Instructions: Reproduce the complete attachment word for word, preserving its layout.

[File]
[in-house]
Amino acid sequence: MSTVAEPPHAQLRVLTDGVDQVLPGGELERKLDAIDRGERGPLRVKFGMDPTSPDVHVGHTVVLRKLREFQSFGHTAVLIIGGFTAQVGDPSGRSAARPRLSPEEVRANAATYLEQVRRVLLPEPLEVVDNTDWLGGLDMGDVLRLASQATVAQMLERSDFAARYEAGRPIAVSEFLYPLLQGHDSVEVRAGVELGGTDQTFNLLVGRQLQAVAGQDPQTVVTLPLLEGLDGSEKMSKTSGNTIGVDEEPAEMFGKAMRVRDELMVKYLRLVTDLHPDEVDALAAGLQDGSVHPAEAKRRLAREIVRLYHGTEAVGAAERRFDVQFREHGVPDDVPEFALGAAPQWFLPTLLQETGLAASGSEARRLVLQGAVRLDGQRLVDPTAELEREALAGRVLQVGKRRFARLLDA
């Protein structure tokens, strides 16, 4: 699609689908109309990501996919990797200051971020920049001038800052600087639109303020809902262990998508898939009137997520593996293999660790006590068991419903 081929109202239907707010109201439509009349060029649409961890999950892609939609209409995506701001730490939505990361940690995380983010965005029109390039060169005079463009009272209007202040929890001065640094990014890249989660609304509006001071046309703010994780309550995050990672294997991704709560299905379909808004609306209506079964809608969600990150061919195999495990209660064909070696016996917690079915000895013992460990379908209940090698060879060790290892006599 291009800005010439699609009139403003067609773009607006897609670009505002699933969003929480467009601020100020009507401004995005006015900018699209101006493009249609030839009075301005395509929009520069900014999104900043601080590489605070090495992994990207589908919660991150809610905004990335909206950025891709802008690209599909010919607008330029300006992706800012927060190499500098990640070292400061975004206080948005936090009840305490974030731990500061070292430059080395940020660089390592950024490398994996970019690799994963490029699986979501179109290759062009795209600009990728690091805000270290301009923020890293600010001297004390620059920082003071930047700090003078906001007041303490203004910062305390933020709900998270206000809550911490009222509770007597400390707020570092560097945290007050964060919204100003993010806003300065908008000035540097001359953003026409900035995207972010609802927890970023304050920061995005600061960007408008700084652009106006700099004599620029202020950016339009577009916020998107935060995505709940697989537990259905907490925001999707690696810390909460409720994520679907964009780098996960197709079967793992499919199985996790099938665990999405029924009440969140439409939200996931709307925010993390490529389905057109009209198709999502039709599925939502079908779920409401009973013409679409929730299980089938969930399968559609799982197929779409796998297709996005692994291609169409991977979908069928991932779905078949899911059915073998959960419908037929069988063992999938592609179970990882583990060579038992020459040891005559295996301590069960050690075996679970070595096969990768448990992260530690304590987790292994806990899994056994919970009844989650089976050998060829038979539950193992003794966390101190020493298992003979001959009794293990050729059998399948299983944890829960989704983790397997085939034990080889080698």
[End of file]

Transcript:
[in-house]
Amino acid sequence: MSTVAEPPHAQLRVLTDGVDQVLPGGELERKLDAIDRGERGPLRVKFGMDPTSPDVHVGHTVVLRKLREFQSFGHTAVLIIGGFTAQVGDPSGRSAARPRLSPEEVRANAATYLEQVRRVLLPEPLEVVDNTDWLGGLDMGDVLRLASQATVAQMLERSDFAARYEAGRPIAVSEFLYPLLQGHDSVEVRAGVELGGTDQTFNLLVGRQLQAVAGQDPQTVVTLPLLEGLDGSEKMSKTSGNTIGVDEEPAEMFGKAMRVRDELMVKYLRLVTDLHPDEVDALAAGLQDGSVHPAEAKRRLAREIVRLYHGTEAVGAAERRFDVQFREHGVPDDVPEFALGAAPQWFLPTLLQETGLAASGSEARRLVLQGAVRLDGQRLVDPTAELEREALAGRVLQVGKRRFARLLDA
């Protein structure tokens, strides 16, 4: 699609689908109309990501996919990797200051971020920049001038800052600087639109303020809902262990998508898939009137997520593996293999660790006590068991419903 081929109202239907707010109201439509009349060029649409961890999950892609939609209409995506701001730490939505990361940690995380983010965005029109390039060169005079463009009272209007202040929890001065640094990014890249989660609304509006001071046309703010994780309550995050990672294997991704709560299905379909808004609306209506079964809608969600990150061919195999495990209660064909070696016996917690079915000895013992460990379908209940090698060879060790290892006599 291009800005010439699609009139403003067609773009607006897609670009505002699933969003929480467009601020100020009507401004995005006015900018699209101006493009249609030839009075301005395509929009520069900014999104900043601080590489605070090495992994990207589908919660991150809610905004990335909206950025891709802008690209599909010919607008330029300006992706800012927060190499500098990640070292400061975004206080948005936090009840305490974030731990500061070292430059080395940020660089390592950024490398994996970019690799994963490029699986979501179109290759062009795209600009990728690091805000270290301009923020890293600010001297004390620059920082003071930047700090003078906001007041303490203004910062305390933020709900998270206000809550911490009222509770007597400390707020570092560097945290007050964060919204100003993010806003300065908008000035540097001359953003026409900035995207972010609802927890970023304050920061995005600061960007408008700084652009106006700099004599620029202020950016339009577009916020998107935060995505709940697989537990259905907490925001999707690696810390909460409720994520679907964009780098996960197709079967793992499919199985996790099938665990999405029924009440969140439409939200996931709307925010993390490529389905057109009209198709999502039709599925939502079908779920409401009973013409679409929730299980089938969930399968559609799982197929779409796998297709996005692994291609169409991977979908069928991932779905078949899911059915073998959960419908037929069988063992999938592609179970990882583990060579038992020459040891005559295996301590069960050690075996679970070595096969990768448990992260530690304590987790292994806990899994056994919970009844989650089976050998060829038979539950193992003794966390101190020493298992003979001959009794293990050729059998399948299983944890829960989704983790397997085939034990080889080698």